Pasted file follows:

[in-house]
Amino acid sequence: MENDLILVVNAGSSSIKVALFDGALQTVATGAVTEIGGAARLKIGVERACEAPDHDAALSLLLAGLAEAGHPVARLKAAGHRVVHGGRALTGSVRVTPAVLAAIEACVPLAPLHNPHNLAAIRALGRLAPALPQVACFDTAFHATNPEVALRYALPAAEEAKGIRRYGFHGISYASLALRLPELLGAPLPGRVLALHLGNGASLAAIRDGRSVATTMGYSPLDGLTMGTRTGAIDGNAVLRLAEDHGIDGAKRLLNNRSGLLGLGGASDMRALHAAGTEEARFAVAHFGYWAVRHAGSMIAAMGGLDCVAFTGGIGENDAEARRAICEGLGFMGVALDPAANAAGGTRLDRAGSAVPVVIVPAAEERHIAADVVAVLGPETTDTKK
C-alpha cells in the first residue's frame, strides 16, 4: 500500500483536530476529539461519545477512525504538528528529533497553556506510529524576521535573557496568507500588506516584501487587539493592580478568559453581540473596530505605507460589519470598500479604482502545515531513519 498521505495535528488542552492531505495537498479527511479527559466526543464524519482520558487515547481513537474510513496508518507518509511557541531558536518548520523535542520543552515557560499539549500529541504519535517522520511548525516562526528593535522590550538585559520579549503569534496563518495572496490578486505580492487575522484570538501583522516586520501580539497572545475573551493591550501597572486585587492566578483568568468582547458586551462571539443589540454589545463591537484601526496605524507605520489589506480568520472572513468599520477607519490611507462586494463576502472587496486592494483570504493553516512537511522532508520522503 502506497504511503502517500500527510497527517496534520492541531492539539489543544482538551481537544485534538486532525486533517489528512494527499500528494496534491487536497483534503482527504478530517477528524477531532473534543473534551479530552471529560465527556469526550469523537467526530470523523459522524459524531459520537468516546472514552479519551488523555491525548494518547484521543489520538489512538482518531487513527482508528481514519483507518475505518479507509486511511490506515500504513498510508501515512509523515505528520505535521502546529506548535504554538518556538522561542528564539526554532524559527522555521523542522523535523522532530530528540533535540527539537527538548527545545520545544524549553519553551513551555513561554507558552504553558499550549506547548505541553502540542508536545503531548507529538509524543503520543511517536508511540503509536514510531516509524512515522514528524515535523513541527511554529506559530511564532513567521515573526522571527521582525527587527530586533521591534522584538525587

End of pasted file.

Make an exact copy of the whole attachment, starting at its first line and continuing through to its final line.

[in-house]
Amino acid sequence: MENDLILVVNAGSSSIKVALFDGALQTVATGAVTEIGGAARLKIGVERACEAPDHDAALSLLLAGLAEAGHPVARLKAAGHRVVHGGRALTGSVRVTPAVLAAIEACVPLAPLHNPHNLAAIRALGRLAPALPQVACFDTAFHATNPEVALRYALPAAEEAKGIRRYGFHGISYASLALRLPELLGAPLPGRVLALHLGNGASLAAIRDGRSVATTMGYSPLDGLTMGTRTGAIDGNAVLRLAEDHGIDGAKRLLNNRSGLLGLGGASDMRALHAAGTEEARFAVAHFGYWAVRHAGSMIAAMGGLDCVAFTGGIGENDAEARRAICEGLGFMGVALDPAANAAGGTRLDRAGSAVPVVIVPAAEERHIAADVVAVLGPETTDTKK
C-alpha cells in the first residue's frame, strides 16, 4: 500500500483536530476529539461519545477512525504538528528529533497553556506510529524576521535573557496568507500588506516584501487587539493592580478568559453581540473596530505605507460589519470598500479604482502545515531513519 498521505495535528488542552492531505495537498479527511479527559466526543464524519482520558487515547481513537474510513496508518507518509511557541531558536518548520523535542520543552515557560499539549500529541504519535517522520511548525516562526528593535522590550538585559520579549503569534496563518495572496490578486505580492487575522484570538501583522516586520501580539497572545475573551493591550501597572486585587492566578483568568468582547458586551462571539443589540454589545463591537484601526496605524507605520489589506480568520472572513468599520477607519490611507462586494463576502472587496486592494483570504493553516512537511522532508520522503 502506497504511503502517500500527510497527517496534520492541531492539539489543544482538551481537544485534538486532525486533517489528512494527499500528494496534491487536497483534503482527504478530517477528524477531532473534543473534551479530552471529560465527556469526550469523537467526530470523523459522524459524531459520537468516546472514552479519551488523555491525548494518547484521543489520538489512538482518531487513527482508528481514519483507518475505518479507509486511511490506515500504513498510508501515512509523515505528520505535521502546529506548535504554538518556538522561542528564539526554532524559527522555521523542522523535523522532530530528540533535540527539537527538548527545545520545544524549553519553551513551555513561554507558552504553558499550549506547548505541553502540542508536545503531548507529538509524543503520543511517536508511540503509536514510531516509524512515522514528524515535523513541527511554529506559530511564532513567521515573526522571527521582525527587527530586533521591534522584538525587